The entire initiative and the website were researched and developed by students at the University of Northern Iowa in the Interactive Digital Studies Practicum class taught by Professor Bettina Fabos.

The website contains a map that highlights schools, parks, childcare centers, and institutions in Iowa that have pledged to manage their lawns without the use of pesticides.

The website also contains tips on managing a healthy lawn and a blog discussing the effects of lawn pesticides.

For more information, visit iowaenvironmentalfocus.org.

From the UI Center for Global and Regional Environmental Research, I’m Betsy Stone.

Scientists find 38 million pieces of trash on remote Pacific island


WireAP_e870240029284dc6bec7104708d5e667_12x5_1600
Garbage on Henderson Island in the south Pacific Ocean. The uninhabited island has been found to have the world’s highest density of waste plastic, with more than 3,500 additional pieces of litter washing ashore daily at just one of its beaches. (Jennifer Lavers, AP)
Jake Slobe | May 15, 2017

When researchers traveled to a tiny, uninhabited island in the middle of the Pacific Ocean, they were astonished to find an estimated 38 million pieces of trash washed up on the island.

A new study published Monday in the Proceedings of the National Academy of Sciences estimated that there were 17.6 tons of debris on the shores of the tiny island. The world produces that amount of plastic every 1.98 seconds, the researchers wrote.

Over 99 percent of the debris is made of plastic—most pieces are unidentifiable fragments.  The researchers say that fishing-related activities and land-based sources seem to have produced the majority of the debris.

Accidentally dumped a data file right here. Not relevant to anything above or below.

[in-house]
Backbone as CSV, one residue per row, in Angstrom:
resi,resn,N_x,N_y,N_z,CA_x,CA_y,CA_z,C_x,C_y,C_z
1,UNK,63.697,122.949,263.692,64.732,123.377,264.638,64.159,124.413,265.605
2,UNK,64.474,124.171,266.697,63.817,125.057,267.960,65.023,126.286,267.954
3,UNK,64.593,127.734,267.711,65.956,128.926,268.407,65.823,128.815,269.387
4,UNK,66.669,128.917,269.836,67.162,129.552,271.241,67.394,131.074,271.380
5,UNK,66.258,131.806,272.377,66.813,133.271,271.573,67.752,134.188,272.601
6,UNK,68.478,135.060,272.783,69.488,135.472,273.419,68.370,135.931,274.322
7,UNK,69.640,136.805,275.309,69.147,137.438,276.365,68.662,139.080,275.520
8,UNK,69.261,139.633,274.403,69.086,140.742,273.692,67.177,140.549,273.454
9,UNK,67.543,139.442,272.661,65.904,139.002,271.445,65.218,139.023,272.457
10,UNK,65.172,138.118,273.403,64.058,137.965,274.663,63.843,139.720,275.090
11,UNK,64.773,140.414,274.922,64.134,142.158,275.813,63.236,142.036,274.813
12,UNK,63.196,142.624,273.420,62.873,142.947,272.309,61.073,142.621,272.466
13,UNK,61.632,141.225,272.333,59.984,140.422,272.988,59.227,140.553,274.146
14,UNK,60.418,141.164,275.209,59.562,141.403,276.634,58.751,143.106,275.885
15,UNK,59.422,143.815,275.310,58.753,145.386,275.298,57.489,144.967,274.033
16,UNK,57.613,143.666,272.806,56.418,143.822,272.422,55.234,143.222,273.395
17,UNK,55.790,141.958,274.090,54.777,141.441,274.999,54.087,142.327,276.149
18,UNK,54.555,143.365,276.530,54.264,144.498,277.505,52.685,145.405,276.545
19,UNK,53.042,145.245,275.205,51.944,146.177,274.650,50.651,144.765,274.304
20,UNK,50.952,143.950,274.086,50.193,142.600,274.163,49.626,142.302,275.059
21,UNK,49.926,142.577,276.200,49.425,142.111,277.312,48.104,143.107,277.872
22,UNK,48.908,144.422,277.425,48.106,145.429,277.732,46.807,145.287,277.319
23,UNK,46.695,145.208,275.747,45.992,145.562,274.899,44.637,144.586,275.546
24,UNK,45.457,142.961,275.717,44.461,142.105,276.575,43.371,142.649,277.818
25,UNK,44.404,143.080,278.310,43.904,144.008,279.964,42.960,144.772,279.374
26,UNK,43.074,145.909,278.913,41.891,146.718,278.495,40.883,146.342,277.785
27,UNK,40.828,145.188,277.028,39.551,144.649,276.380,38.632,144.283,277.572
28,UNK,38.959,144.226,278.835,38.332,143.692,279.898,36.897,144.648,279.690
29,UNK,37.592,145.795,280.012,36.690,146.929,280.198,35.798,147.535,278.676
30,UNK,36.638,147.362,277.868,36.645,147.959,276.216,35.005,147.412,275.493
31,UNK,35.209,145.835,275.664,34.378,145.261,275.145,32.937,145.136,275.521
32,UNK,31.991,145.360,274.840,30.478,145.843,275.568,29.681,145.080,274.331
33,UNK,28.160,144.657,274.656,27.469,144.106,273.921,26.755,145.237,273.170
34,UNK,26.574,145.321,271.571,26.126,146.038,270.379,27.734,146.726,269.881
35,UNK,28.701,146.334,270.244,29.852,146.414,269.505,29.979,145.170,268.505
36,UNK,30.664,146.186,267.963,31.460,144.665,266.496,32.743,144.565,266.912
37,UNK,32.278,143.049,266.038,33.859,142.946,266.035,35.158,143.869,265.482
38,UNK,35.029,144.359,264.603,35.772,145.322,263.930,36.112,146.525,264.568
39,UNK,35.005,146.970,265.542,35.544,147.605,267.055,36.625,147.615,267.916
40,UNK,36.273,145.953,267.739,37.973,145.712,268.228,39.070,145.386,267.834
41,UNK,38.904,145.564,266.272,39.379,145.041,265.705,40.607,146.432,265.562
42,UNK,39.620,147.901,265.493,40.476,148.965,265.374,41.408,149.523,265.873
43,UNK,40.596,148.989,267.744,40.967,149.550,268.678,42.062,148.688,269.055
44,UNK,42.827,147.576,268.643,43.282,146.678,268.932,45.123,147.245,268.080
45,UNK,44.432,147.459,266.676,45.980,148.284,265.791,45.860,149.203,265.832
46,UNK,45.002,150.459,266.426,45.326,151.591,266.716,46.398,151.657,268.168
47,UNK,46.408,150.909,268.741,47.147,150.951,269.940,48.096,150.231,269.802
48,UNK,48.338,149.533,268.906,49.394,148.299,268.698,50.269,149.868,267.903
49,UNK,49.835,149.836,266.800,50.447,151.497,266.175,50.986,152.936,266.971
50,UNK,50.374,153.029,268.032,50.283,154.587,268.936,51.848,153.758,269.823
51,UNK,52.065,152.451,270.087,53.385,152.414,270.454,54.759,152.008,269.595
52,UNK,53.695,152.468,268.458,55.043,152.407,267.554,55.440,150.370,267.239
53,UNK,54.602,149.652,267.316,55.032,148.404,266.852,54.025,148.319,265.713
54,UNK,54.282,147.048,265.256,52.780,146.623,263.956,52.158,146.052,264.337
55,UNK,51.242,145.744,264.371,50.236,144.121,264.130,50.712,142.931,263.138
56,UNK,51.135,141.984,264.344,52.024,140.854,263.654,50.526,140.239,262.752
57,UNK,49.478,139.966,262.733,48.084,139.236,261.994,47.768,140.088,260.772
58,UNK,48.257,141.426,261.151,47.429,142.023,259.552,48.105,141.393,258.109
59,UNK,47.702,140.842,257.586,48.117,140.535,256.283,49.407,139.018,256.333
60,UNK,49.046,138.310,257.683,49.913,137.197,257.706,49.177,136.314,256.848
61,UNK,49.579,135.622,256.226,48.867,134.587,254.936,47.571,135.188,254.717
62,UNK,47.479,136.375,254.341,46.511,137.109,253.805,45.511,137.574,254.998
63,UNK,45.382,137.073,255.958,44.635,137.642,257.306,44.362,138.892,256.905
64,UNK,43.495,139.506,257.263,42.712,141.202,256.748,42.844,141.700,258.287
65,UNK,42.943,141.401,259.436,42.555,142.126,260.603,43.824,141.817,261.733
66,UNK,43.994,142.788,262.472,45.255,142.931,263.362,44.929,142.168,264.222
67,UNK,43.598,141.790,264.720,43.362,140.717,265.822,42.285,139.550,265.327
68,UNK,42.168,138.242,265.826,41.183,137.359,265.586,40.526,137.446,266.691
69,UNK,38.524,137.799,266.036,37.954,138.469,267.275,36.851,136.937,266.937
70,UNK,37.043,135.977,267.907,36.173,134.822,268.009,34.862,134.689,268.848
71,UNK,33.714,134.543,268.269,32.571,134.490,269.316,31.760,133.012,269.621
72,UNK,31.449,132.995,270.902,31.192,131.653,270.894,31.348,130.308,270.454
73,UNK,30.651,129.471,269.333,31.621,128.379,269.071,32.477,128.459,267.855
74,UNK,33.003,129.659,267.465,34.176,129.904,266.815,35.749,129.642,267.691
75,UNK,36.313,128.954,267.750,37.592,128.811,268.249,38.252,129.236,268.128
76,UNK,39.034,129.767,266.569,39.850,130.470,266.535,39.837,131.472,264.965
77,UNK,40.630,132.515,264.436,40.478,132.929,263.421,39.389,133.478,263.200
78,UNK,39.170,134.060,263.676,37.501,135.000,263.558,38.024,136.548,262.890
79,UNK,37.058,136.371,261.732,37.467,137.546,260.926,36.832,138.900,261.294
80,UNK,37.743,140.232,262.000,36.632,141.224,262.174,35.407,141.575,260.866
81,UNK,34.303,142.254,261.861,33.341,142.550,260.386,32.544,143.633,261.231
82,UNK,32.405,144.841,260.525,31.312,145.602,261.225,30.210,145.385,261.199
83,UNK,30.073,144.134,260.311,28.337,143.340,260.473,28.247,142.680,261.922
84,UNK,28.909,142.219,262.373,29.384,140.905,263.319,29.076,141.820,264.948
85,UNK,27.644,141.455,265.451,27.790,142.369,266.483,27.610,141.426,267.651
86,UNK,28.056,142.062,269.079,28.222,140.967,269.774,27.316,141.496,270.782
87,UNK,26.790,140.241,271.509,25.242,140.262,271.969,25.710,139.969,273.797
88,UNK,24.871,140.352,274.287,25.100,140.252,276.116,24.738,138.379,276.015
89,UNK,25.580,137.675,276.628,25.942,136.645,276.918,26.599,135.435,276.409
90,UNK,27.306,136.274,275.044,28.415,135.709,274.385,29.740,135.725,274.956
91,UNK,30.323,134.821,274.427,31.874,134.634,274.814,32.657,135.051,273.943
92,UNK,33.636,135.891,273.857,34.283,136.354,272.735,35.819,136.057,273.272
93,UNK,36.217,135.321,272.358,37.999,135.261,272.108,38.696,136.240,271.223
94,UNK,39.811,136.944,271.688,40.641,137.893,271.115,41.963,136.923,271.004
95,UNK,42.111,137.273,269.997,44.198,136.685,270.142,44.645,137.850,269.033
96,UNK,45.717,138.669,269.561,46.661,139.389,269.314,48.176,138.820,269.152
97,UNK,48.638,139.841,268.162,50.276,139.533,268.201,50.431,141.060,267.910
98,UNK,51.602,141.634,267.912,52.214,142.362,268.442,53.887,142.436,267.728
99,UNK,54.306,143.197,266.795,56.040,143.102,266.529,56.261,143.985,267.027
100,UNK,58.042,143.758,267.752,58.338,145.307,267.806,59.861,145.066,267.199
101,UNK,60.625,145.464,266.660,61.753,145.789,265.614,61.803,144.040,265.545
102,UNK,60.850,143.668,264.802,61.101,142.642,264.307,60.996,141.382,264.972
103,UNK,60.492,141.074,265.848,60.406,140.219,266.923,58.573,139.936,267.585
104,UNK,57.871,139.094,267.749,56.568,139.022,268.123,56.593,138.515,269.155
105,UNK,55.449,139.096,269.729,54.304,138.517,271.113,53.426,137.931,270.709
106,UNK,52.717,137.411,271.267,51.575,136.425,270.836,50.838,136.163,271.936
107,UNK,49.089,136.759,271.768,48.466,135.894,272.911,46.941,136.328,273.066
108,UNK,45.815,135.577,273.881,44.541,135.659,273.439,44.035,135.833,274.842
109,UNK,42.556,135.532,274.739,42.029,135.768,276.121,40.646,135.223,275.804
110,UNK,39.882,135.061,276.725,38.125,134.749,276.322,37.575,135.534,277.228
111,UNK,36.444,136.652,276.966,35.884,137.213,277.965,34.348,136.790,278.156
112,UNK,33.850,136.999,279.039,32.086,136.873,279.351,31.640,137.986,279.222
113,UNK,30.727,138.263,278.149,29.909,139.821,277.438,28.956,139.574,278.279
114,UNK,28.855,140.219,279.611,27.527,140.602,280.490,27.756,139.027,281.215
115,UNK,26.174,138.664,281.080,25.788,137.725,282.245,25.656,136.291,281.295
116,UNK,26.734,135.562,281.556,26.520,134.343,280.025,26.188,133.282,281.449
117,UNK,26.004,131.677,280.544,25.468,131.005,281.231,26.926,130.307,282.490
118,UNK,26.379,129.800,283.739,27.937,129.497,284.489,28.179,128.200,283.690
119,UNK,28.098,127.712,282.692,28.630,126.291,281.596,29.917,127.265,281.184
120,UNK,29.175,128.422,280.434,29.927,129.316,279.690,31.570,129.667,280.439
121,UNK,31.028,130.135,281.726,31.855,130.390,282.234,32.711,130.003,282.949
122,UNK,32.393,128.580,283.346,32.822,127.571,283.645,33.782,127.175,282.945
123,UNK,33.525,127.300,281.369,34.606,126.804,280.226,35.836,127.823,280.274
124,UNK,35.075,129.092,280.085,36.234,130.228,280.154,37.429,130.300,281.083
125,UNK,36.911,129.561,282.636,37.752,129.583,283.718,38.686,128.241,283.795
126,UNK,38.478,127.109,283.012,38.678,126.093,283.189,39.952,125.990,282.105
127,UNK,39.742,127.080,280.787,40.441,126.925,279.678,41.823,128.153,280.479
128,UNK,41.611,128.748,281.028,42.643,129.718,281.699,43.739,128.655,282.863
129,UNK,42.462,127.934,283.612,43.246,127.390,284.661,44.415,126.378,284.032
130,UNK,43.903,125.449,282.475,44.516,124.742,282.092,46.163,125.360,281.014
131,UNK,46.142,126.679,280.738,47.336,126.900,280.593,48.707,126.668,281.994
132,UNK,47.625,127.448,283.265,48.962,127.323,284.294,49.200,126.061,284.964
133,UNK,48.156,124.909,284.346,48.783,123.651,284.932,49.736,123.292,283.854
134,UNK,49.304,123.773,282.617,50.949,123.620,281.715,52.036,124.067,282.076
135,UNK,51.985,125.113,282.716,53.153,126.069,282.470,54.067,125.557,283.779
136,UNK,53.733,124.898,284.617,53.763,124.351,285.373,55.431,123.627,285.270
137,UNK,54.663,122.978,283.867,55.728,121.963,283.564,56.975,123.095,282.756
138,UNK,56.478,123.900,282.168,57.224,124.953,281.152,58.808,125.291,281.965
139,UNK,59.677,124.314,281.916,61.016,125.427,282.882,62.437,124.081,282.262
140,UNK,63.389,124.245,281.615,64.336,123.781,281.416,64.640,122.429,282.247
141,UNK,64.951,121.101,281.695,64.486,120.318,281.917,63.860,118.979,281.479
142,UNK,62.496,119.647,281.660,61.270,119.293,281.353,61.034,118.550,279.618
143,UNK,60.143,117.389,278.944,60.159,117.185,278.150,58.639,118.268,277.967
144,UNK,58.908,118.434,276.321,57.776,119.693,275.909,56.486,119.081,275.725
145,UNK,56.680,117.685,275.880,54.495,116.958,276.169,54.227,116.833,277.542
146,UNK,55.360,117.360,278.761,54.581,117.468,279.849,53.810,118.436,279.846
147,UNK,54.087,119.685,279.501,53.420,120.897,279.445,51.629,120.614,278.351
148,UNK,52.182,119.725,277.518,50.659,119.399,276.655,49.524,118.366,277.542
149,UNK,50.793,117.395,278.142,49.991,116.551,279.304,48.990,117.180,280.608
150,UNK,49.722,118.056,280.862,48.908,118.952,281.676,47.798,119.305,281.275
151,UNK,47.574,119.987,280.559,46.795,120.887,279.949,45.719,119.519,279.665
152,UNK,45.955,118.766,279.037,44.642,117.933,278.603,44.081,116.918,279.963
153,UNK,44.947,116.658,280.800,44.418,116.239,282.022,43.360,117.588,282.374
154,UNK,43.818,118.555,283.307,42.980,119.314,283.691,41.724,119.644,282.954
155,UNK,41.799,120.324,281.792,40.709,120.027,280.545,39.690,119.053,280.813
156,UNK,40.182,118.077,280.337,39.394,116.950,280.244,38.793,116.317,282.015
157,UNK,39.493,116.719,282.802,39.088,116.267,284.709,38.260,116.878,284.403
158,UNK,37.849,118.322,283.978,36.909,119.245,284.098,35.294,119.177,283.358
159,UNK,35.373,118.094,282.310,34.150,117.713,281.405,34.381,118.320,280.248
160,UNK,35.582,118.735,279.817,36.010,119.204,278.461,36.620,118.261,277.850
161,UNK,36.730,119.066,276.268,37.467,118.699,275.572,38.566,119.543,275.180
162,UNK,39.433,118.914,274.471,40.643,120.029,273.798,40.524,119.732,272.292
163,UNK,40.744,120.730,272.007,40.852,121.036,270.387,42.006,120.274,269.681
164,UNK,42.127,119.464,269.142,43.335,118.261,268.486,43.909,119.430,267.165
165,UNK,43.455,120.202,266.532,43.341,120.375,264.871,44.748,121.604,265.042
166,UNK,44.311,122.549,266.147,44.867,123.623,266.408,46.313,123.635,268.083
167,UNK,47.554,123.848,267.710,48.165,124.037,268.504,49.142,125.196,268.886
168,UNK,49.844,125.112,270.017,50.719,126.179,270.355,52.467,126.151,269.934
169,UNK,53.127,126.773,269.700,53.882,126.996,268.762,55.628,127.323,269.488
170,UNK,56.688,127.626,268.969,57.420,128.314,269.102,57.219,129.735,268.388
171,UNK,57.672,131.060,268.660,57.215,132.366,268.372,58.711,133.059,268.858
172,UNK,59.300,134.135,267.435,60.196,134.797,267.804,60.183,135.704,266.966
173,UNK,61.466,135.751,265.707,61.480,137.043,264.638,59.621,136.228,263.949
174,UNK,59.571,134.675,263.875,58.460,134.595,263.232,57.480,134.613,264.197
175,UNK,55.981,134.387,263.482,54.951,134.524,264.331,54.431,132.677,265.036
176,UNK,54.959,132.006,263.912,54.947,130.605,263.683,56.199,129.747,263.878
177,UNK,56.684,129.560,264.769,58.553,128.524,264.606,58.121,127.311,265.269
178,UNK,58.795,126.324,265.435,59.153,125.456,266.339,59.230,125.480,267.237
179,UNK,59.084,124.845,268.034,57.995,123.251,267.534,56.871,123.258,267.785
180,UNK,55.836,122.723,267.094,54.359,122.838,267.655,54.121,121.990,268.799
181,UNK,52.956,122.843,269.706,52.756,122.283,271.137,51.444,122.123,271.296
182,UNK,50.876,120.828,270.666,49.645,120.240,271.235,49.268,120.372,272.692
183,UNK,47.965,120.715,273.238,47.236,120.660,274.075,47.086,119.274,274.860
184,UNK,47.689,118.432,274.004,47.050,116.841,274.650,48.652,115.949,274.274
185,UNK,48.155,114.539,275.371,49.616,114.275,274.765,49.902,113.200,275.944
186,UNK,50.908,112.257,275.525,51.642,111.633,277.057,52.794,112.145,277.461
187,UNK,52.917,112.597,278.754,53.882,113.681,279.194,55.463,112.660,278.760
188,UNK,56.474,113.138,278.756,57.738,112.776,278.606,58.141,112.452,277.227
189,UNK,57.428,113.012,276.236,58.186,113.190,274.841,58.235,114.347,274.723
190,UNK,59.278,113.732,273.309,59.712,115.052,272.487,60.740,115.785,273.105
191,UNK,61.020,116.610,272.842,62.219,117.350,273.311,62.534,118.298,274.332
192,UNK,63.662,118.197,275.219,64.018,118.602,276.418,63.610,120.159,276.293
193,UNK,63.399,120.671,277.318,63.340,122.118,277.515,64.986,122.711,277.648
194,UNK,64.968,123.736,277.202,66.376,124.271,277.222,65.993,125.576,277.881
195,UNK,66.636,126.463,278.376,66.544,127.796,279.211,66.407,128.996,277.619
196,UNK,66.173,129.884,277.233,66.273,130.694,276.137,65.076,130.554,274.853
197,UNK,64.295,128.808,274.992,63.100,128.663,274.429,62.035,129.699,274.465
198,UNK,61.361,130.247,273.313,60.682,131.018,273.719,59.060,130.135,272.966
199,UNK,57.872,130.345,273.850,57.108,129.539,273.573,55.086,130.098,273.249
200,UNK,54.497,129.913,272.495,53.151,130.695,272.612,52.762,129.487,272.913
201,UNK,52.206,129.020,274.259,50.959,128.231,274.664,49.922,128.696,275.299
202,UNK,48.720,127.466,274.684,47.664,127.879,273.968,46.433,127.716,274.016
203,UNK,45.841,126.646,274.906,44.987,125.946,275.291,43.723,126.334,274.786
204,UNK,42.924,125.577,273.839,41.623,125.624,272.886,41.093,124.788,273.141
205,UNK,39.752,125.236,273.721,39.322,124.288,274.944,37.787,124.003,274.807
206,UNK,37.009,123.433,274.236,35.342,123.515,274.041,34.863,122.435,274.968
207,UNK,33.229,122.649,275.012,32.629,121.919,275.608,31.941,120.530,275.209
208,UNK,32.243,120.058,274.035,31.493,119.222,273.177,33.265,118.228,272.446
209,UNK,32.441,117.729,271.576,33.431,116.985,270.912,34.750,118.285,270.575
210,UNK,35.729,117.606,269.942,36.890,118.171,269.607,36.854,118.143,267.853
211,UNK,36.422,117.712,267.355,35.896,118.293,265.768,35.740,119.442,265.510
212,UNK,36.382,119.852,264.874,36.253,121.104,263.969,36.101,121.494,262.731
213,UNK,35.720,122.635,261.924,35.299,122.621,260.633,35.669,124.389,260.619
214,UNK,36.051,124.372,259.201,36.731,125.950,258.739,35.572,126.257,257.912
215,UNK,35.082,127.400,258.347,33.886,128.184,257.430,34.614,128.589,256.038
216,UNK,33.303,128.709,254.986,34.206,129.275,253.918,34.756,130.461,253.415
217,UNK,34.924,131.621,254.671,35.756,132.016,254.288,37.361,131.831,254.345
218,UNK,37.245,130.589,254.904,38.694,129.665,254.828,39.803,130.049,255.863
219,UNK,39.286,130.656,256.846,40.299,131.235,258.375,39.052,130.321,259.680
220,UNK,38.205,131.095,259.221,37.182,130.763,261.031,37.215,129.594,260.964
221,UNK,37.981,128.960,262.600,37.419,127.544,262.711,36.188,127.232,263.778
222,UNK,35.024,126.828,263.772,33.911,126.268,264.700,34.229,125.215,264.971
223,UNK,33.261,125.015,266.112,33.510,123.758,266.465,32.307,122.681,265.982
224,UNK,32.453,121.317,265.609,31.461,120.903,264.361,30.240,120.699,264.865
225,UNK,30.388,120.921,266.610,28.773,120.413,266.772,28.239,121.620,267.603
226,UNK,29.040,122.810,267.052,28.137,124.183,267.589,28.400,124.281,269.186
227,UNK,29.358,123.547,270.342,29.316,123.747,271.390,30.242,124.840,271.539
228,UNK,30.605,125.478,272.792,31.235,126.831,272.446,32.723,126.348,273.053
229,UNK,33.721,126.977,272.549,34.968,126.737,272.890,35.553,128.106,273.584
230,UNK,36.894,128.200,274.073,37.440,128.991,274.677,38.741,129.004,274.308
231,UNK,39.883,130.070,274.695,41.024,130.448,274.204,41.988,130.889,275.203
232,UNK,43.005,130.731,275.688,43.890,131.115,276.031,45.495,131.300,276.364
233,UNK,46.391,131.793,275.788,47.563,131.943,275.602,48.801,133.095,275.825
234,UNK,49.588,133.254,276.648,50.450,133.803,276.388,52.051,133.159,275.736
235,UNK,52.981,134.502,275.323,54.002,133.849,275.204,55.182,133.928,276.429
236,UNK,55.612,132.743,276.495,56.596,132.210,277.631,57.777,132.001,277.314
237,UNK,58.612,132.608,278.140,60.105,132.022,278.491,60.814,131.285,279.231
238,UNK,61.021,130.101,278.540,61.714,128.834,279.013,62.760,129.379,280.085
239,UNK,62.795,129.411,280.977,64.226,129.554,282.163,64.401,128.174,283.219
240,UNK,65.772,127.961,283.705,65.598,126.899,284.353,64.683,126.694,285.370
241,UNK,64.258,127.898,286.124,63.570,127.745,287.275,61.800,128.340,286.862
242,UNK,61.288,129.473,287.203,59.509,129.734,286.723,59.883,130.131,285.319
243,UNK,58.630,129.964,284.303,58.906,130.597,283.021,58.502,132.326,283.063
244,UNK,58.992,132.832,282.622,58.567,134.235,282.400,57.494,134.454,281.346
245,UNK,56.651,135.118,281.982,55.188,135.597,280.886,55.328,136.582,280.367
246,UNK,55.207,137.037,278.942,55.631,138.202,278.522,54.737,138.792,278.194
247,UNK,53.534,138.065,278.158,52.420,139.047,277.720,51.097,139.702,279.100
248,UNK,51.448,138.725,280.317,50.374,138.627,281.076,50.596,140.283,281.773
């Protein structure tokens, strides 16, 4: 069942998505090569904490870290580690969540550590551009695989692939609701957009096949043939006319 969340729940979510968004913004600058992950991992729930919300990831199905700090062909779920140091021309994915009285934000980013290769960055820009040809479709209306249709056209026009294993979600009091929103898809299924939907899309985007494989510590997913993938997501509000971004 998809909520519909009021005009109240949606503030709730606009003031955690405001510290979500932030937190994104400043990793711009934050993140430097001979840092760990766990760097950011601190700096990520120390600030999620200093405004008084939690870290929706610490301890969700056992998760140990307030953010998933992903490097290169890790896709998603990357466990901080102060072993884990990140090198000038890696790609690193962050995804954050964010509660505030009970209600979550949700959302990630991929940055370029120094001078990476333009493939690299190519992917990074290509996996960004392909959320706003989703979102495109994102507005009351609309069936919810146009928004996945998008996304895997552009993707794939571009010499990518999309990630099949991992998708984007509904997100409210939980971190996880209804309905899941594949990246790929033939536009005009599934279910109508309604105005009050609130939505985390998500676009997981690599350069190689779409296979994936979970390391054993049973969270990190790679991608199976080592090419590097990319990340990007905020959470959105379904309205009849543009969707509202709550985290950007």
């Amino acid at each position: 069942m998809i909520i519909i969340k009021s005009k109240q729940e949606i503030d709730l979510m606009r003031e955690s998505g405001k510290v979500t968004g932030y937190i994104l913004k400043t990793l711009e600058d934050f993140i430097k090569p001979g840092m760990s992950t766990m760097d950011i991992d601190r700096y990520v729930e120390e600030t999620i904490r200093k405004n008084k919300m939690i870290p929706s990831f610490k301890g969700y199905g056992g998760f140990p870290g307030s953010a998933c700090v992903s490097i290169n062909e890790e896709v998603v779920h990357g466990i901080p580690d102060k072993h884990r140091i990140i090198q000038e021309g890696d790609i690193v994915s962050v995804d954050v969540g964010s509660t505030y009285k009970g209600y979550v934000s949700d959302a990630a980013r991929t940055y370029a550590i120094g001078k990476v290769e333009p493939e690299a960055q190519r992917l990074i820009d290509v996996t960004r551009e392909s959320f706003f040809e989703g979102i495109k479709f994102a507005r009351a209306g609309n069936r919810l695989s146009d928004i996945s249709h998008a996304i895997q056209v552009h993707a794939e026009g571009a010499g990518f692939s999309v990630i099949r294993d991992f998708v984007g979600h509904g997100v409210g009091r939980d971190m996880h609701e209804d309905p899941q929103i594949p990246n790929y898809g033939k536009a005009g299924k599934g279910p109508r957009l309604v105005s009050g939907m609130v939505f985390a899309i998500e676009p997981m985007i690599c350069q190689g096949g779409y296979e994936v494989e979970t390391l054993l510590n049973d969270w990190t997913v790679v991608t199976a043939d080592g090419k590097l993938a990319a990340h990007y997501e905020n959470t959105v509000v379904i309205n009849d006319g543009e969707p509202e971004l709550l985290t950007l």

The researchers say the density of trash was the highest recorded anywhere in the world, despite Henderson Island’s extreme remoteness. The island is located about halfway between New Zealand and Chile and is recognized as a UNESCO world heritage site.

170516_pollution_henderson_island_cr_0418_02_98f4e555ea88637919aa184e1af02525.nbcnews_ux_2880_1000.0
Henderson Island sits at the western side of the South Pacific Gyre, a counterclockwise current that collects floating debris from the shore of South America. Researchers found that most items on the island came from China, Japan or Chile.  (Jennifer Lavers, AP)

Dr. Jennifer Lavers, a research scientist at the University of Tasmania in Australia, was the lead author of the report.

What’s happened on Henderland Island shows there’s no escaping the effects plastic pollution even in the most distant parts of our oceans, said Lavers in a press release discussing the study.

“It speaks to the fact that these items that we call ‘disposable’ or ‘single-use’ are neither of those things,” she said, “and that items that were constructed decades ago are still floating around there in the ocean today, and for decades to come.”

On The Radio – Iowa leads midwest in clean energy momentum


Screen Shot 2017-04-21 at 7.49.44 AM
The recently released top ten list ranks states not only by current performance but also their potential for clean energy development in the future. (Union of Concerned Scientists)
Jake Slobe | May 15, 2017

This On the Radio Segment discusses the recently released list of states in the U.S. that lead in the use of clean energy.

Transcript: The Union of Concerned Scientists recently published its list of top ten states demonstrating “clean energy momentum,” and Iowa led the Midwest.

This is the Iowa Environmental Focus.